Newspaper Archive of
The Sundance Times
Sundance, Wyoming
February 4, 1954     The Sundance Times
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February 4, 1954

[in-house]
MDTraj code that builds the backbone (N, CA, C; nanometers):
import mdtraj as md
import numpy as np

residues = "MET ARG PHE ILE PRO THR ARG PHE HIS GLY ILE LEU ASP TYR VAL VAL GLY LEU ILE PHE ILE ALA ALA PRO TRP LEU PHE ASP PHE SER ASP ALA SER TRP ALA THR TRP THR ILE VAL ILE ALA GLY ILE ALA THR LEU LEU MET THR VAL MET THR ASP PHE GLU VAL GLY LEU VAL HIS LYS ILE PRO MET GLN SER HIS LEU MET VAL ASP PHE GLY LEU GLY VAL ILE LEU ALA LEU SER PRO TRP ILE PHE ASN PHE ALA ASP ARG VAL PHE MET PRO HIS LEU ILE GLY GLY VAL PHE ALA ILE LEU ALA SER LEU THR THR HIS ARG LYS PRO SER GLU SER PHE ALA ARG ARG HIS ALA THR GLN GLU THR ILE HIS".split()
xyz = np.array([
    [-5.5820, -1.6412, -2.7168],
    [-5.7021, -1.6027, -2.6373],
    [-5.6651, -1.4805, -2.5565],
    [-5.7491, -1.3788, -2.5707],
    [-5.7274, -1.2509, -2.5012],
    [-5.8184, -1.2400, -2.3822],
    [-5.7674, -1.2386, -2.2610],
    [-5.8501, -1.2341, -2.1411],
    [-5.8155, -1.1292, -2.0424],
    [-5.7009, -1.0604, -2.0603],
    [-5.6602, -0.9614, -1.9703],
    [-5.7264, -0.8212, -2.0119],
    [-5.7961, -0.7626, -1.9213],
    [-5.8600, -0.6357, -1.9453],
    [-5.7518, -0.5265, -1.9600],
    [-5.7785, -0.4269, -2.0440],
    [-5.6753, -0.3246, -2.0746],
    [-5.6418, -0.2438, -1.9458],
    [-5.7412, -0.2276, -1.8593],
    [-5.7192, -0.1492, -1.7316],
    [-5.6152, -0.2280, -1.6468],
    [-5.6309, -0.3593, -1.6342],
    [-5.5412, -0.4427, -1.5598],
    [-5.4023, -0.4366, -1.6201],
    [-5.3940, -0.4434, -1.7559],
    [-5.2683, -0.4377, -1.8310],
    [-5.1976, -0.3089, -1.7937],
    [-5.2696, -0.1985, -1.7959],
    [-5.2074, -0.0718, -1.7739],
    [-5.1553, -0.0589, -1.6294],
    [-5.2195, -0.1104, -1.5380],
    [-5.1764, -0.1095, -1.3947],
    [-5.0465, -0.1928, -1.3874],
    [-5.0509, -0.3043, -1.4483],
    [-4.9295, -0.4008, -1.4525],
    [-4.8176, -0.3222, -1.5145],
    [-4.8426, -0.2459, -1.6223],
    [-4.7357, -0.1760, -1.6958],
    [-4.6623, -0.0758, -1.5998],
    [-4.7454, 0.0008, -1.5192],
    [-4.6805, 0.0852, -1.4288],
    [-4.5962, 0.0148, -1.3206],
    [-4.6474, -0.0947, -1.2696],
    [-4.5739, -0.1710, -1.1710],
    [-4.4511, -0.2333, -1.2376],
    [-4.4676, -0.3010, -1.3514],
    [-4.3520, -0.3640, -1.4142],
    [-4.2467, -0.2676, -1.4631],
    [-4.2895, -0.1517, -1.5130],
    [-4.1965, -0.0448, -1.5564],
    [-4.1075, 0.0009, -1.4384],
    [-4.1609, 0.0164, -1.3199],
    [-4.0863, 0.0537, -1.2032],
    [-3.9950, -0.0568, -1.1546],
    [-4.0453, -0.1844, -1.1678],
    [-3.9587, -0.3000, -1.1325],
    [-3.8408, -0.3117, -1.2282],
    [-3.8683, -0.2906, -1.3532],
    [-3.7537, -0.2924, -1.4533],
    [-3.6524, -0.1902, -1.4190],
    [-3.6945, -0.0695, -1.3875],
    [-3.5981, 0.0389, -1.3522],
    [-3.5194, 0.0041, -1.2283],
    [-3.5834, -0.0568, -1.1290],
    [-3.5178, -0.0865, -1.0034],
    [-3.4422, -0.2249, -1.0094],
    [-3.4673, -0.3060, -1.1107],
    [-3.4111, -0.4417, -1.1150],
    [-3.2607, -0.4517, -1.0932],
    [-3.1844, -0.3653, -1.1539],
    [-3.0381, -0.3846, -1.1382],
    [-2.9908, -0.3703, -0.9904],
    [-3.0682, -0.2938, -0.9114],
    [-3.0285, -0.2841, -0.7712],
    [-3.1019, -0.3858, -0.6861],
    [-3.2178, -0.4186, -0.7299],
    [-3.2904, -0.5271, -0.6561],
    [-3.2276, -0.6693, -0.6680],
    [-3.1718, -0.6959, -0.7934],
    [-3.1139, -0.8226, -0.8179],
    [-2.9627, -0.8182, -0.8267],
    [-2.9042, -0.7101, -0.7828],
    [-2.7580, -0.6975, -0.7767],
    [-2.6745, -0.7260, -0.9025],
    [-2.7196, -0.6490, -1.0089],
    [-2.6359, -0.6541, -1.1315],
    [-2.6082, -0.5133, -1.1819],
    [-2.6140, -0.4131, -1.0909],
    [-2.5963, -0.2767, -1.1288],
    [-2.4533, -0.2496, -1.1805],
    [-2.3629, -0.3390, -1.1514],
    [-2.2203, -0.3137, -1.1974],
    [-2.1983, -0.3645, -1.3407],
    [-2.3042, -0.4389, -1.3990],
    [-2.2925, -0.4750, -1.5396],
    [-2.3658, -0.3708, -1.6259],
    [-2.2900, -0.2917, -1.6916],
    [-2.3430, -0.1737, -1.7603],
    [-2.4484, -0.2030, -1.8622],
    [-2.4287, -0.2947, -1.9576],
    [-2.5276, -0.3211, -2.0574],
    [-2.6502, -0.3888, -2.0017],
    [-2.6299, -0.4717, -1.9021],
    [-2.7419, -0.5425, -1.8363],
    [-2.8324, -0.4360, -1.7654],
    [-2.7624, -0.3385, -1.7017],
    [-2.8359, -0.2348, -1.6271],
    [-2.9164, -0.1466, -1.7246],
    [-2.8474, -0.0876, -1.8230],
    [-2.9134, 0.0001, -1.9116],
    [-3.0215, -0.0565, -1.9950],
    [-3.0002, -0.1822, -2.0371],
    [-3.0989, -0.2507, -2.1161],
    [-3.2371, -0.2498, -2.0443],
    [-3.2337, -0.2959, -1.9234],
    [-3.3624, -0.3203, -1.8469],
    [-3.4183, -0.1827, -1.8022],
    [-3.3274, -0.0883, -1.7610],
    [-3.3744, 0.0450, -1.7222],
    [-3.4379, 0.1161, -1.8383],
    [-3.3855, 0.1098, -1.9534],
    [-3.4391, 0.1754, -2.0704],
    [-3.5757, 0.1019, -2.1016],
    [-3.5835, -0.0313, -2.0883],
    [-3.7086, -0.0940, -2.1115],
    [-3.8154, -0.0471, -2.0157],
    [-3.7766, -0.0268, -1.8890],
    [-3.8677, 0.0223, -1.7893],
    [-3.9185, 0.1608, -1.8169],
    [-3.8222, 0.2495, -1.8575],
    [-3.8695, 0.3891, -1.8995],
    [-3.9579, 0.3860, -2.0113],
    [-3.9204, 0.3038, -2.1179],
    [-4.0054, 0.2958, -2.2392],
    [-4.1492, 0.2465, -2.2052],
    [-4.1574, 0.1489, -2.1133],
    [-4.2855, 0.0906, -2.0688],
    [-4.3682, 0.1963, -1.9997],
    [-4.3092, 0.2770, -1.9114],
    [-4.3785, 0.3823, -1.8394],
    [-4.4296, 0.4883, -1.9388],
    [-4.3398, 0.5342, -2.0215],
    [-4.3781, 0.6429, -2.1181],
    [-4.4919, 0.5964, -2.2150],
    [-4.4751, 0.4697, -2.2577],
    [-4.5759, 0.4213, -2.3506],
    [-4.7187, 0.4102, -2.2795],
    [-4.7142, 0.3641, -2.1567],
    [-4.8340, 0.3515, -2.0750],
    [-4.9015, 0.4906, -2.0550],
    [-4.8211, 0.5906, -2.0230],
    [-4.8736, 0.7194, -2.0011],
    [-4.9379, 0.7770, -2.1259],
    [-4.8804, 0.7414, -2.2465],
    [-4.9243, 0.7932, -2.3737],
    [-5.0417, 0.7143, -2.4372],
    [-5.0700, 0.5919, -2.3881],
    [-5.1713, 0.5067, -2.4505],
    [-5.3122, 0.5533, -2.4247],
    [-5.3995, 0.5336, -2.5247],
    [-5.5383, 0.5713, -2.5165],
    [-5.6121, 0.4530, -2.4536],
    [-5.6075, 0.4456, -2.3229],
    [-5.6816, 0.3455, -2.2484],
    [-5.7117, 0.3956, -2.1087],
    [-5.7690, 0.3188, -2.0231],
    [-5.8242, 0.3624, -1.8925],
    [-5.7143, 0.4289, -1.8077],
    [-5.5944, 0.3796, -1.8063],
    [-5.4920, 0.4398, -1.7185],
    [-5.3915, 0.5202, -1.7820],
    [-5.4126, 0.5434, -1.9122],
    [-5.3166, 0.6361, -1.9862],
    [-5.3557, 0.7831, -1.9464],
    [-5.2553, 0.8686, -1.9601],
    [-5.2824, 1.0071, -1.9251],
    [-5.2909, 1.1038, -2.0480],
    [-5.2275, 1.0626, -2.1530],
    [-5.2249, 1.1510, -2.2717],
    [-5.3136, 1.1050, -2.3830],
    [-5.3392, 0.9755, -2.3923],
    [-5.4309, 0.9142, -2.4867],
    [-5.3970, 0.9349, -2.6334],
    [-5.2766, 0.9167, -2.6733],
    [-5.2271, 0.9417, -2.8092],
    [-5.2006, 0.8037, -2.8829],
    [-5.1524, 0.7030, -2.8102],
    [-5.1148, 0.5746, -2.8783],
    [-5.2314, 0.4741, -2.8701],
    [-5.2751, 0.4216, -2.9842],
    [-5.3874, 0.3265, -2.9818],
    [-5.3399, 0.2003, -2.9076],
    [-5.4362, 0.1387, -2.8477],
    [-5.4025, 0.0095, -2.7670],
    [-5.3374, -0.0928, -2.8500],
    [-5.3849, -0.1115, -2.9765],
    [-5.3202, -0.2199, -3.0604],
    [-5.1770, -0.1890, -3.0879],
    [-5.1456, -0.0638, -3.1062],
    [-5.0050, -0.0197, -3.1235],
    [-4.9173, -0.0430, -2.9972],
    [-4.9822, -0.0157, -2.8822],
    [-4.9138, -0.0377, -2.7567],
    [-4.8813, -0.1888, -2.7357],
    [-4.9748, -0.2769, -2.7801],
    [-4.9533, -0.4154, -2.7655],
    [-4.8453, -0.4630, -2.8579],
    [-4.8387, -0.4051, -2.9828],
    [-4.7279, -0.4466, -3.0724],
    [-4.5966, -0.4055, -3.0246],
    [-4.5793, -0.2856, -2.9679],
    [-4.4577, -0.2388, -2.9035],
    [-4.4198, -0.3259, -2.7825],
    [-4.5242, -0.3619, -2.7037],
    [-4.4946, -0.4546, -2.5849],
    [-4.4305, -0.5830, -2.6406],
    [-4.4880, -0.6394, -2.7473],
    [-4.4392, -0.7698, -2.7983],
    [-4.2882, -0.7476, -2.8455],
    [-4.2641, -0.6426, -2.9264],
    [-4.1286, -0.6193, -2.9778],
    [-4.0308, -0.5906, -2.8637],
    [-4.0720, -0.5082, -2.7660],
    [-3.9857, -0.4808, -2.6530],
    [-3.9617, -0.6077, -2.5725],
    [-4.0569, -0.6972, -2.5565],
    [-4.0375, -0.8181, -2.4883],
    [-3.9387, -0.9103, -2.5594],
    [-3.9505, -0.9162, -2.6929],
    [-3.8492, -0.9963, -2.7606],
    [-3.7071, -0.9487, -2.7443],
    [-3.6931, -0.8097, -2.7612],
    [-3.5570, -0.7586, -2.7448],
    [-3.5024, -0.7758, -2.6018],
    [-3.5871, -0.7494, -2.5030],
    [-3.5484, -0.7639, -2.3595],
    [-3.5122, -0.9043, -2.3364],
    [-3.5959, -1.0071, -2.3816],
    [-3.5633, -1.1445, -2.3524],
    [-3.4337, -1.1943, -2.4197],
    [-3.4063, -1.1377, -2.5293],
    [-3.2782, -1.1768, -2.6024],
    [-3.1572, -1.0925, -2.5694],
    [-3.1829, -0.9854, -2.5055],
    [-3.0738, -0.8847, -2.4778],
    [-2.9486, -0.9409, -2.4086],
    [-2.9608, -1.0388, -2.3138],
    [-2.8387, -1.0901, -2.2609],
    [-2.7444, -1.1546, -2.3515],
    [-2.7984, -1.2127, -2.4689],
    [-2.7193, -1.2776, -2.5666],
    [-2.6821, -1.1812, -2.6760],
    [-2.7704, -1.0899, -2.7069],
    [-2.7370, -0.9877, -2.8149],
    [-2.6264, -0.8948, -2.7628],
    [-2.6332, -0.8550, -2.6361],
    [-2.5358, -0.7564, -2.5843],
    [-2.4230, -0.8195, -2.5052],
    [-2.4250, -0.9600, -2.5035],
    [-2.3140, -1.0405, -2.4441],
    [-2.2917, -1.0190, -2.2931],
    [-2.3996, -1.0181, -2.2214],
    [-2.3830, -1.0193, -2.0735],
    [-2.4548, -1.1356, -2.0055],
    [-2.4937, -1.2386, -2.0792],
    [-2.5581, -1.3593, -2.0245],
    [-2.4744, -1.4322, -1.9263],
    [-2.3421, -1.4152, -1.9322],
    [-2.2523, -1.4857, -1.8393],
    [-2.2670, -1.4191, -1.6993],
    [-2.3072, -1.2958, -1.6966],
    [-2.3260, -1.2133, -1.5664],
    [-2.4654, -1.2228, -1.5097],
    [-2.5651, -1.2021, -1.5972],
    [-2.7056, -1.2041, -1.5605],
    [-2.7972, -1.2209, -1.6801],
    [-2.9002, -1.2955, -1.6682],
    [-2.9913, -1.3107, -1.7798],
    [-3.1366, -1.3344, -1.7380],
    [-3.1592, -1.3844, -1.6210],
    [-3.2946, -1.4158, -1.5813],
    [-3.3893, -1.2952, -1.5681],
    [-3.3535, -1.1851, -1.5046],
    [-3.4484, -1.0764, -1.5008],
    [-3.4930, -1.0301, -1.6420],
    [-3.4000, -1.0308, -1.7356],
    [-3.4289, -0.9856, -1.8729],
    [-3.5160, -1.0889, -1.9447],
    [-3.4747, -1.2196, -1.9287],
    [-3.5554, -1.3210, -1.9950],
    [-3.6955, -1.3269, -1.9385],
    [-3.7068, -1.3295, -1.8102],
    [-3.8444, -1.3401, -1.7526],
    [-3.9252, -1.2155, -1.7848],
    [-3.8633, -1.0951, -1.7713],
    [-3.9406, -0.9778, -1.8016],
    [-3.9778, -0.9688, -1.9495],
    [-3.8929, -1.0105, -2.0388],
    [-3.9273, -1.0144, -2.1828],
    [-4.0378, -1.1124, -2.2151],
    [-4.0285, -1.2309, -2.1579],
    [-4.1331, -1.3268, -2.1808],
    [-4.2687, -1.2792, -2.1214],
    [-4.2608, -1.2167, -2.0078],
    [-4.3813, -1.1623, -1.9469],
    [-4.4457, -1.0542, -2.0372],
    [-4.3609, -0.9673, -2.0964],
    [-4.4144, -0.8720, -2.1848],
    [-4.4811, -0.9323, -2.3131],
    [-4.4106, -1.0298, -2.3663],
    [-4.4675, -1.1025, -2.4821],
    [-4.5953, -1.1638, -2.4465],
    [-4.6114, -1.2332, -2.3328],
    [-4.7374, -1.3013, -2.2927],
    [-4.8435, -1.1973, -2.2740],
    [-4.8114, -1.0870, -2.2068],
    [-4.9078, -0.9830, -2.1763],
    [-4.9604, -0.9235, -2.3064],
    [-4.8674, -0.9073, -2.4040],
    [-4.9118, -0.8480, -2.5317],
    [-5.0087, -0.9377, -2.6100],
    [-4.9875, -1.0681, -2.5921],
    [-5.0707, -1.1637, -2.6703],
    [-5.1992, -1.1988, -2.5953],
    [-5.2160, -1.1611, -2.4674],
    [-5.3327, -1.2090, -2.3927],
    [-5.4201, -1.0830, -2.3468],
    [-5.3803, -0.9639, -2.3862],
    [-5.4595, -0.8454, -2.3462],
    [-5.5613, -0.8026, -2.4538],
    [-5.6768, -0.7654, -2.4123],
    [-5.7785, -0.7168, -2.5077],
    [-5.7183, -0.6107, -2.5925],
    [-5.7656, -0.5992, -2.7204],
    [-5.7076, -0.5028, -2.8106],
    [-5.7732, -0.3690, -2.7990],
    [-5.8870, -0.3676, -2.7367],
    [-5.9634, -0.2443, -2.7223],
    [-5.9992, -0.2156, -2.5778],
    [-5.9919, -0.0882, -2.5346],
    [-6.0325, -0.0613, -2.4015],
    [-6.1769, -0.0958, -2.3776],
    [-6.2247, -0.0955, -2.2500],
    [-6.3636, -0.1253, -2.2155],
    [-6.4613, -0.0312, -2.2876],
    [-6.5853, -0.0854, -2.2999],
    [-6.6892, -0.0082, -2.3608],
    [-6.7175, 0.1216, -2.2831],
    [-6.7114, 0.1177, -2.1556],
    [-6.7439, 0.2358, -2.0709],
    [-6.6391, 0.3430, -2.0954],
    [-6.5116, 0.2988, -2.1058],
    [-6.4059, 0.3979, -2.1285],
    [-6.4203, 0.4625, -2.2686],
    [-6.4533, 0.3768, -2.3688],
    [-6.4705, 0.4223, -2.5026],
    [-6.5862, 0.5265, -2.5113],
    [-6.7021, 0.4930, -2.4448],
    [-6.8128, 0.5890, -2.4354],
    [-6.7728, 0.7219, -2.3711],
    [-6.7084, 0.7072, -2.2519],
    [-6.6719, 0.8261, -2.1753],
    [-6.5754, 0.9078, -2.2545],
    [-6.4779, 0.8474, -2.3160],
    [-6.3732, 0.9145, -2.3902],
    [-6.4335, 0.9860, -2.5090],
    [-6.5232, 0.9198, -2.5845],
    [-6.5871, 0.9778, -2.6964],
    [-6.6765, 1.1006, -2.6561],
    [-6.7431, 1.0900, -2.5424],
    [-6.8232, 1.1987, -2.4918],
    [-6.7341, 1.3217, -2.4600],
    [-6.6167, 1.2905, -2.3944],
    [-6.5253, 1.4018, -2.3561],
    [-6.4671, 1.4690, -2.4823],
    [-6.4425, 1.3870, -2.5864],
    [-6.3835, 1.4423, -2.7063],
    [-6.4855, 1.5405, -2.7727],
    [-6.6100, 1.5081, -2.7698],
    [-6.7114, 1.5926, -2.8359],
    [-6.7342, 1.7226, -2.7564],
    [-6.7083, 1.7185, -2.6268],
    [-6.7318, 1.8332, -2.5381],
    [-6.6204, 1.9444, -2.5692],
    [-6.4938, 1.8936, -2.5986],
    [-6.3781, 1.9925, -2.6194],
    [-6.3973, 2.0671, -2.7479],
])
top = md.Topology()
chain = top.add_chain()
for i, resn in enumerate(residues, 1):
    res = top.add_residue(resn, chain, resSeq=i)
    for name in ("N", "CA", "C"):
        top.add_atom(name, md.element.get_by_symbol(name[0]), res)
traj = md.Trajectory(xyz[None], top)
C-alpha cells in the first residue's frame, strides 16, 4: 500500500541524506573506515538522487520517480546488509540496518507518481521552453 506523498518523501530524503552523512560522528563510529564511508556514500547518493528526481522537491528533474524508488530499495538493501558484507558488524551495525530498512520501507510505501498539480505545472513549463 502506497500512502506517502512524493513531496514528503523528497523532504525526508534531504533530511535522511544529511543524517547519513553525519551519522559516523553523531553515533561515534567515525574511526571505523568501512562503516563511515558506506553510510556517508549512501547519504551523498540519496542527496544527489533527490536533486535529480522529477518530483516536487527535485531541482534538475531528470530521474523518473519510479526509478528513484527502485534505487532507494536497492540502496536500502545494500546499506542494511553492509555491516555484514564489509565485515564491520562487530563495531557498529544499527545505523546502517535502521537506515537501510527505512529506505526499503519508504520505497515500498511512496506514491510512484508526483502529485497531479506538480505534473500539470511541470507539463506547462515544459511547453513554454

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Among Methodist Folks The Intermediate Fellowship is now fully organized and all the will be received by the Trustees girls and boys from age 12-14 are invited to take part. Willet Key- ser will be the adult adviser to this group. The officers are as fol- lows: President Paul Dinkins, vice-president; Richard Rice, sec- retary; Jack Dinkins, treasurer; Keith Keyser, parliamentarian; Penny Goodson, recreation; Rich- ard Rice, Annabelle Diilavou and Penny Goodson will plan the wor- ship program for the next meet- ing. The Intermediate meet in the church basement every Mon- day at 7 p.m. The Senior M. Y. F. started work on their new elective unit last Sunday. The topic is "Youth and Alcohol." A findings committee has been appointed to compile some statistical facts concerning this topic in this community. These fact~ will be reported back to the bL Y. F. at their next meeting and will be used in the discussion and study period. Karen Hegge will plan the worship for the next meeting a~d Shirley Dillavou will plan the recreation and refresh-: merits. The general meeting of the W. S. C. S. was held Feb. 3 at 8:00 o'clock in the church basement. The roll call is a Bible verse be- ginning with "F". The mission boxes are to be returned to the society at the April meeting. The Methodist men joined the ladies for coffee after the business meeting. The Methodist men will hold a meeting in the church basement Feb. 3 at 8:00 o'clock. The official board will meet Wednesday evening February 3 following the meetings of the W. S. C. S. and the Methodist men. Plans to erase all indebtedness are to be made at this meeting. , The church is indeed thankful for this indication of favor with God and the People who have made it poss- ible. Services Next Sunday Sunday school, 9:45 a.m. Morning Worship - 11 a.m. Senior M. Y. F. - 6:30 p.m. Study Club Thursda~ at 2:00 p.m. NOTICE TO BIDDERS Notice is hereby given that seal- ed proposals for the construction of a five Class Room and Gym- nasium-Auditorium Addition to the Hulett School, Hulett, Wyoming, and described in the specifications snd I or shown on the drawings as prepared by Cook & Whitney, Architects, of Crook County High School Dis- trict, at the Moorcroft School Building, Moorcroft, Wyoming until 2 p.m. (Mountain Standard Time) February 18, 1954, at which time they will 5e publicly opened and read. Plans and specifications may be obtained from the Architect. A deposit of $25.00 will be required for each set of plans and specifi- cations, which will be refunded i upon the return of the documents in good condition. Additioqal sets of plans and specifications may be procured from the Architect at the cost of reproduction. Bids shall be made in duplicate on printed forms attached to the specifications. Each sealed bid shall be marked plainly on the outside of the envelope with the nature of the proposal and the name of the bidder. Separate proposals will be re- ceived for "Building Work," "Plumbing, Heating, and Ventilat- ing," and "Electrical Work." Com- bined bids will be accepted, but the proposal must be itemized showing the cost of each separate division of the work, as indicated on the proposal form. Each proposal must be accom- panied by a certified check or bank draft payable to "Trustees of Crook County High School Dis- trict", or a bid bond executed by the bidder and a surety company m an amount not less than five percent (5~) of the base-bid. No bidder may withdraw his bid for thirty (30) days after the clos- ing time of the receipt for bids. The School Trustees may con- sider informal any bid not prepar- ed and submitted in accordance with the provisions thereof, and may waive informalities in, or reject any and all bids. Signed: Trustees for: Crook County High School District Hulett, Wyoming By Myron Goodson, Vice-President Publish Feb. 4-11-18. Authorized Florists Telegr~aph Delivery Shop SIEBRECHT'S FLOWER SHOP Floral Service Plants and Flowers Phone 128 Store---614 St. Joe P~pid Cit~, S. D. LOVE AND XXX, Saylor's Valentine Candy , Valentine Cards % Lee's Pharmacy Phone 44 8undanee, Wyo. KICKBUSH NEWS Guests of Mr. and Mrs. Henry Lincoln Friday evening were Mr. and Mrs. Palmer Hegge and child- ren, Mr. and Mrs. Bob Cron'n, Lee, Stevie, Mrs. Carl Mayer, Sanda and Shcril and Miss Shirley Linc- oln. The evening was spent en- joying moving pictures taken by Palmer Hegge. Sunday dinner guests at the Boff Cronn home were Mr. and Mrs. Henry Lincoln and Mrs. Eliza Jackson. Carl Mayer returned Saturday from Rochester where he had been for a checkup. The reports that he received were favorable. His brother John and wife of Sturgis visited them Sunday. Sunday dinner guests of Mr. and Mrs. Jim Morris were Mr. and Mrs. Emery George and Mrs. Charles Williams, Jr. Supper guests at the George home were Mr. and Mrs. Kinsley Boice of Spearfish. Mr. and Mrs. Gone Reynolds, Eddie and Phil were overnight guests of the Harry Reynolds Sat- urday. Mr. and Mrs. Francis Pete- ra of Spearfish enjoyed a visit from her parents Friday. Mr. and Mrs. Adolph Buresh and children were Saturday evening callers at the Jack Lantz home. ,Mr. and' Mrs. Lantz and Susan i spent the day withMr, and Mrs. Norman Allen. Mrs. Alien's con- dition is said to be some improved. She has the flu. Mr. and Mrs. Alfred Sipe, Mr. and Mrs. John Crago were guests of the Speriings at the Polio Eagles club dance in Deadwood Satur- THE SIJNDANCE day night. B. F. Lincoln, Mr. and Sundance, Wyo. Feb. 4, Mrs. Alfred Sipe were Sunday vis- itors of Mr. and Mrs. Sperling. Attend church Sunday and They were helping Sylvia cole-your faith lifted. brate her birthday. Mrs. Lou Sommers and Miss An- na Guidinger visited at the John Guidinger ranch Sunday. Ada is recovering from a siege of the flu. Harry Reynolds and Earl Sim- ons are busy getting logs out of the timber. The snow is settling and the weather is very pleasant at this writing. THOMPSON Co. Complete Re Service All Makes Oldsmobile -- GMC Spearfish, S. D. Here's the finest Kentucky Straight Bourbon of all! KENTUCKY BTRAIGHT~ BOURBON WHISKEY/~ J/ FULLY AGED Sun Brook OlD 8RAI~D" ' "I start where the last man left off" --Thomas A. Edison Edison, to explain his incessant and tireless reading of sciontific journals, technical papers, patents and books, said that he read to avoid useless repetition of old experiments. "I start where the last man left off." What Edison knew, and perhaps said in an unquoted moment, is that thousands of men would be needed to "start where he left off." "Just wait a little while," prophesied Edison, "and we'll make electric light so cheap that only the wealthy can afford to burn candles." Edison lived to see lamps that gave four times as much light and cost one-fifth as much to buy. And electric lighting has progressed far beyond that. He recognized that an invention does not end a search. It begins a search. The lamp was a beginning in forcing not only its own evolution but the evolution of meters, fuses, sockets, wiring, power distribu- tion systems, transformers and generating stations. He lived to see the company that was formed to carry on de- velopment of electric light and power evolve into one of the world's most important industrial research centers. Today General Electric laboratories employ several thousand men and women who are seeking new things on widely different fronts. It is seventy-five years since Edison lit the first successful carbon lamp. He will be remembered for inventions that changed the world. But let him be remembered, too, for inspiring so many me~ to start where he left off. GENERAL@ ELECTRIC